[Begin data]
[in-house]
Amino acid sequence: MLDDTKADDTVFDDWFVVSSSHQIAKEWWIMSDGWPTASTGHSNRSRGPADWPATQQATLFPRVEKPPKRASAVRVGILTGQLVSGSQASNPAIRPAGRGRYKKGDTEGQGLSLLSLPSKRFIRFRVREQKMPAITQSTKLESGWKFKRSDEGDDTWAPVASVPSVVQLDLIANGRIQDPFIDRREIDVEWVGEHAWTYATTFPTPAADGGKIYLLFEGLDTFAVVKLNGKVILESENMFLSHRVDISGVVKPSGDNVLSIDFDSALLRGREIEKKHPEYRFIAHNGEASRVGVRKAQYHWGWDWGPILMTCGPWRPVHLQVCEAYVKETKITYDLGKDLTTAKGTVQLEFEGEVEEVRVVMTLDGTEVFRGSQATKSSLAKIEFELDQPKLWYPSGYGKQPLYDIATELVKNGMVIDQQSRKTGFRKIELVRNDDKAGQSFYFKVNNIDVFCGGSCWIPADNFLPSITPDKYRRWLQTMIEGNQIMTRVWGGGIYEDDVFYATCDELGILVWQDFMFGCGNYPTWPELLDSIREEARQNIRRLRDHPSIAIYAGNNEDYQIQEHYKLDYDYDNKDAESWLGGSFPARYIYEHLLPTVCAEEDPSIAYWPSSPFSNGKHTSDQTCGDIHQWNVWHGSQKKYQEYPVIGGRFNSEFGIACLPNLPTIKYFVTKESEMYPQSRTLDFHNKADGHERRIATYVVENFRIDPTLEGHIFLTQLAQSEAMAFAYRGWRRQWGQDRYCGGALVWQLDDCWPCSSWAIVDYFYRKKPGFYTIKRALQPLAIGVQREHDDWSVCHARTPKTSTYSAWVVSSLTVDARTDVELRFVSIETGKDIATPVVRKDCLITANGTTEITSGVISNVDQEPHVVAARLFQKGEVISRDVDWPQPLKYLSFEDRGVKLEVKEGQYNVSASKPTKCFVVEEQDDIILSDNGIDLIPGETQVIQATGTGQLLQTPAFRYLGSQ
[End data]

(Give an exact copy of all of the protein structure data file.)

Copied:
[in-house]
Amino acid sequence: MLDDTKADDTVFDDWFVVSSSHQIAKEWWIMSDGWPTASTGHSNRSRGPADWPATQQATLFPRVEKPPKRASAVRVGILTGQLVSGSQASNPAIRPAGRGRYKKGDTEGQGLSLLSLPSKRFIRFRVREQKMPAITQSTKLESGWKFKRSDEGDDTWAPVASVPSVVQLDLIANGRIQDPFIDRREIDVEWVGEHAWTYATTFPTPAADGGKIYLLFEGLDTFAVVKLNGKVILESENMFLSHRVDISGVVKPSGDNVLSIDFDSALLRGREIEKKHPEYRFIAHNGEASRVGVRKAQYHWGWDWGPILMTCGPWRPVHLQVCEAYVKETKITYDLGKDLTTAKGTVQLEFEGEVEEVRVVMTLDGTEVFRGSQATKSSLAKIEFELDQPKLWYPSGYGKQPLYDIATELVKNGMVIDQQSRKTGFRKIELVRNDDKAGQSFYFKVNNIDVFCGGSCWIPADNFLPSITPDKYRRWLQTMIEGNQIMTRVWGGGIYEDDVFYATCDELGILVWQDFMFGCGNYPTWPELLDSIREEARQNIRRLRDHPSIAIYAGNNEDYQIQEHYKLDYDYDNKDAESWLGGSFPARYIYEHLLPTVCAEEDPSIAYWPSSPFSNGKHTSDQTCGDIHQWNVWHGSQKKYQEYPVIGGRFNSEFGIACLPNLPTIKYFVTKESEMYPQSRTLDFHNKADGHERRIATYVVENFRIDPTLEGHIFLTQLAQSEAMAFAYRGWRRQWGQDRYCGGALVWQLDDCWPCSSWAIVDYFYRKKPGFYTIKRALQPLAIGVQREHDDWSVCHARTPKTSTYSAWVVSSLTVDARTDVELRFVSIETGKDIATPVVRKDCLITANGTTEITSGVISNVDQEPHVVAARLFQKGEVISRDVDWPQPLKYLSFEDRGVKLEVKEGQYNVSASKPTKCFVVEEQDDIILSDNGIDLIPGETQVIQATGTGQLLQTPAFRYLGSQ